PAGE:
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Pelvic Pain, Sexual Function, and Yoga

Speaking with a runner friend the other day, I mentioned I was writing a blog on yoga for pelvic pain. She had the same reaction many runners do, stating she has doesn’t care for yoga, she never feels like she is tight, and she would hate being in one position for so long. Ironically, neither of us has taken a yoga class, so any preconceived ideas about it are null and void. I told her yoga is being researched for beneficial health effects, and one day we just might find ourselves in a class together!

Saxena et al.2017 published a study on the effects of yoga on pain and quality of life in women with chronic pelvic pain.  The randomized case controlled study involved 60 female patients, ages 18-45, who presented with chronic pelvic pain. They were randomly divided into two groups of 30 women. Group I received 8 weeks of treatment only with nonsteroidal anti-inflammatory medication (NSAIDS). Group II received 1 hour, 5 days per week, for 8 weeks of yoga therapy (asanas, pranayama, and relaxation) in addition to NSAIDS (as needed). Table 1 in the article outlines the exact protocol of yoga in which Group II participated. The subjects were assessed pre- and post-treatment with pain scores via visual analog scale score and quality of life with the World Health Organization quality of life-BREF questionnaire. In the final analysis, Group II showed a statistically significant positive difference pre and post treatment as well as in comparison to Group I in both categories. The authors concluded yoga to be an effective adjunct therapy for patients with chronic pelvic pain and an effective option over NSAIDS for pain.

In the Pain Medicine journal, Huang et al.2017 presented a single-arm trial attempting to study the effects of a group-based therapeutic yoga program for women with chronic pelvic pain (CPP), focusing on severity of pain, sexual function, and overall well-being. The comprehensive program was created by a group of women’s health researchers, gynecological and obstetrical medical practitioners, yoga consultants, and integrative medicine clinicians. Sixteen women with severe pelvic pain of at least 6 months’ duration were recruited. The group yoga classes focused on lyengar-based techniques, and the subjects participated in group classes twice a week and home practice 1 hour per week for 6 weeks. The Impact of Pelvic Pain (IPP) questionnaire assessed how the participants’ pain affected their daily life activities, emotional well-being, and sexual function. Sexual Health Outcomes in Women Questionairre (SHOW-Q) offered insight to sexual function. Daily logs recorded the women’s self-rated pelvic pain severity. The results showed the average pain severity improved 32% after the 6 weeks, and IPP scores improved for daily living (from 1.8 to 0.9), emotional well-being (from 1.7 to 0.9), and sexual function (from 1.9 to 1.0). The SHOW-Q "pelvic problem interference" scale also improved from 53 to 23. The multidisciplinary panel concluded they found preliminary evidence that teaching yoga to women with CPP is feasible for pain management and improvement of quality of life and sexual function.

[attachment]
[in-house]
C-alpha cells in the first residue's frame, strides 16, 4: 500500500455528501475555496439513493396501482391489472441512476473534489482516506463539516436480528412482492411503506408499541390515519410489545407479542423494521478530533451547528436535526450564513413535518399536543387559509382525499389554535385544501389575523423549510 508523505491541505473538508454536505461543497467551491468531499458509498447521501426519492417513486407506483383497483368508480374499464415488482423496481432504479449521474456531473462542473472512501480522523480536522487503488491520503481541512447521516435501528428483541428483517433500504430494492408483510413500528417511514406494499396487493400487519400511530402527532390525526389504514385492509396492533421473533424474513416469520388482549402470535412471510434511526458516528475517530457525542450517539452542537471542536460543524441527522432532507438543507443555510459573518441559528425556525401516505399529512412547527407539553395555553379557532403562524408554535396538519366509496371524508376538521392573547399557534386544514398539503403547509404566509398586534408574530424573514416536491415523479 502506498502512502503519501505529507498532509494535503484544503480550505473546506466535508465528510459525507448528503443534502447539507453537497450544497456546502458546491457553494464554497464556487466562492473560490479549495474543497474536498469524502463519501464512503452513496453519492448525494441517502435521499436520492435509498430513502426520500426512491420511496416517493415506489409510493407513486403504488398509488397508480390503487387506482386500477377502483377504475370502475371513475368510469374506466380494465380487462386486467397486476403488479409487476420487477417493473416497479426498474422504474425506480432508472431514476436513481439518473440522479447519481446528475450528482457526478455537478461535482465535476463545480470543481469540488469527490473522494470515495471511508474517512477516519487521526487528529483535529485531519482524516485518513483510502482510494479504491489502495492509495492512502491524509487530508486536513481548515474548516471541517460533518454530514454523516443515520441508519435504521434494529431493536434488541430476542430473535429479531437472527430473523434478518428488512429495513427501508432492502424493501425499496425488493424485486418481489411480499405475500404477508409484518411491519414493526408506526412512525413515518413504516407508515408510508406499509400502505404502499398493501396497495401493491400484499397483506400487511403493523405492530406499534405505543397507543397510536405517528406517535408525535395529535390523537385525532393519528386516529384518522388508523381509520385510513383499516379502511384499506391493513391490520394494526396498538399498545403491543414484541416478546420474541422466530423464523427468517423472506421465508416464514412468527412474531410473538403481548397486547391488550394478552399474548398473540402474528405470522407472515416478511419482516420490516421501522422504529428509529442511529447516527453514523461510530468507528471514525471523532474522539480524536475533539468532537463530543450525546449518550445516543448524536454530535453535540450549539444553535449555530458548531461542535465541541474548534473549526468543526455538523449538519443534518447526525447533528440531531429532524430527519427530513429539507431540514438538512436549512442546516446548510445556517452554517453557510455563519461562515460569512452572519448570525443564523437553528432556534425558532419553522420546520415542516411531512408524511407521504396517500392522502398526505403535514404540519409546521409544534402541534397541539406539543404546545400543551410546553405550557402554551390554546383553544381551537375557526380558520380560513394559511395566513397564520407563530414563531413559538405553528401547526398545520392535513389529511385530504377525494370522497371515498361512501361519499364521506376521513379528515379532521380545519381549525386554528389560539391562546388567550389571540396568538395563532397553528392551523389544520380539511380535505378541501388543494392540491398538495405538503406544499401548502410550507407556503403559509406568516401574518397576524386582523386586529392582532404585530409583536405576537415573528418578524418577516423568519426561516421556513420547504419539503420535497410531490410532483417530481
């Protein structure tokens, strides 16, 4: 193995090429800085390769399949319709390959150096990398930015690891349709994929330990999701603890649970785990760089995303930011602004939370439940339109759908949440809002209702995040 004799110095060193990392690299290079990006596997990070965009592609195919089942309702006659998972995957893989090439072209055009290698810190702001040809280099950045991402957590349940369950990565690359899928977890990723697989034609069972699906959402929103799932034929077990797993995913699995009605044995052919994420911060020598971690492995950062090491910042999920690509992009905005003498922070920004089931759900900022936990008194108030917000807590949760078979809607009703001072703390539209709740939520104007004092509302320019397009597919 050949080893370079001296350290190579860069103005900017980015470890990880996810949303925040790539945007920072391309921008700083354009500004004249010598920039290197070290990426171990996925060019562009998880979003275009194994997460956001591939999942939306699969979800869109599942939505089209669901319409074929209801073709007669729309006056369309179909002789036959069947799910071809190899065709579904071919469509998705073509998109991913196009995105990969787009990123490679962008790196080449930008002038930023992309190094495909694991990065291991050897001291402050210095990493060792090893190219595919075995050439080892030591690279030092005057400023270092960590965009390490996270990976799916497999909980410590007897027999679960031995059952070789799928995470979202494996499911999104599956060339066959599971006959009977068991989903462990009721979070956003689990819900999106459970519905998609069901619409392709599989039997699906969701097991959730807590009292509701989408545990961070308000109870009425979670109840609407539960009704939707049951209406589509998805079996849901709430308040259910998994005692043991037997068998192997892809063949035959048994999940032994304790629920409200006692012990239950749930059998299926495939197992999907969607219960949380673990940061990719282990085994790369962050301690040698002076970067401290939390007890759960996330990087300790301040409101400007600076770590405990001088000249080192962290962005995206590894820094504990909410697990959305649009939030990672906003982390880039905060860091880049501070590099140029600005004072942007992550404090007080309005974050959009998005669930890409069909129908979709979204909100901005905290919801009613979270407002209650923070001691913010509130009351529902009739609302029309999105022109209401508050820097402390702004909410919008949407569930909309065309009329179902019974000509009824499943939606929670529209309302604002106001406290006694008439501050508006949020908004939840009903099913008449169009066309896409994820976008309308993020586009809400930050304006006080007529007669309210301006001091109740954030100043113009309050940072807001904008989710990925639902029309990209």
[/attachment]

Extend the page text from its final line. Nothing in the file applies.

Whatever treatment we provide for our patients, we need to consider the individual and their often biased opinions or perceptions. Providing research and educating each patient on the efficacy behind the proposed therapy will likely impact their outcome. The Yoga for Pelvic Pain course can enhance a clinician’s understanding and allow them to better implement a potentially life-changing therapy for their clients.


Saxena, R., Gupta, M., Shankar, N., Jain, S., & Saxena, A. (2017). Effects of yogic intervention on pain scores and quality of life in females with chronic pelvic pain. International Journal of Yoga10(1), 9–15. http://doi.org/10.4103/0973-6131.186155
Huang, AJ, Rowen, TS, Abercrombie, P, Subak, LL, Schembri, M, Plaut, T, & Chao, MT. (2017). Development and Feasibility of a Group-Based Therapeutic Yoga Program for Women with Chronic Pelvic Pain. Pain Medicine. http://doi.org/10.1093/pm/pnw306

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Manual Therapy – Use your Head to Guide your Hands

What if we were only taught treatment techniques during our healthcare training with no theory or explanation as to why or on whom or under what circumstances they should be used? Focusing on “how to” but ignoring the “discernment as to why” would make for a weak clinician. Manual therapy for the pelvic floor is a treatment approach to implement once we have used our heads and palpation skills to reveal the underlying source of dysfunction.

Pastore and Katzman (2012) published a thorough article describing the process of recognizing when myofascial pain is the source of chronic pelvic pain in females. They discuss active versus latent myofascial trigger points (MTrPs), which are painful nodules or lumps in muscle tissue, with the latter only being symptomatic when triggered by physical (compression or stretching) or emotional stress. Hyperalgesia and allodynia are generally present in patients with MTrPs, and muscles with MTrPs are weaker and limit range of motion in surrounding joints. In pelvic floor muscles, MTrPs refer pain to the perineum, vagina, urethra, and rectum but also the abdomen, back, thorax, hip/buttocks, and lower leg. The authors suggest detecting a trigger point by palpating perpendicular to the muscle fiber to sense a taut band and tender nodule and advise using the finger pads with a flat approach in the abdomen, pelvis and perineum. They emphasize a multidisciplinary approach to finding and treating MTrPs and making sure urological, gynecological, and/or colorectal pathologies are addressed. A thorough subjective and physical exam that leads to proper diagnosis of MTrPs should be followed by manual physical therapy techniques and appropriate medical intervention for any corresponding pathology.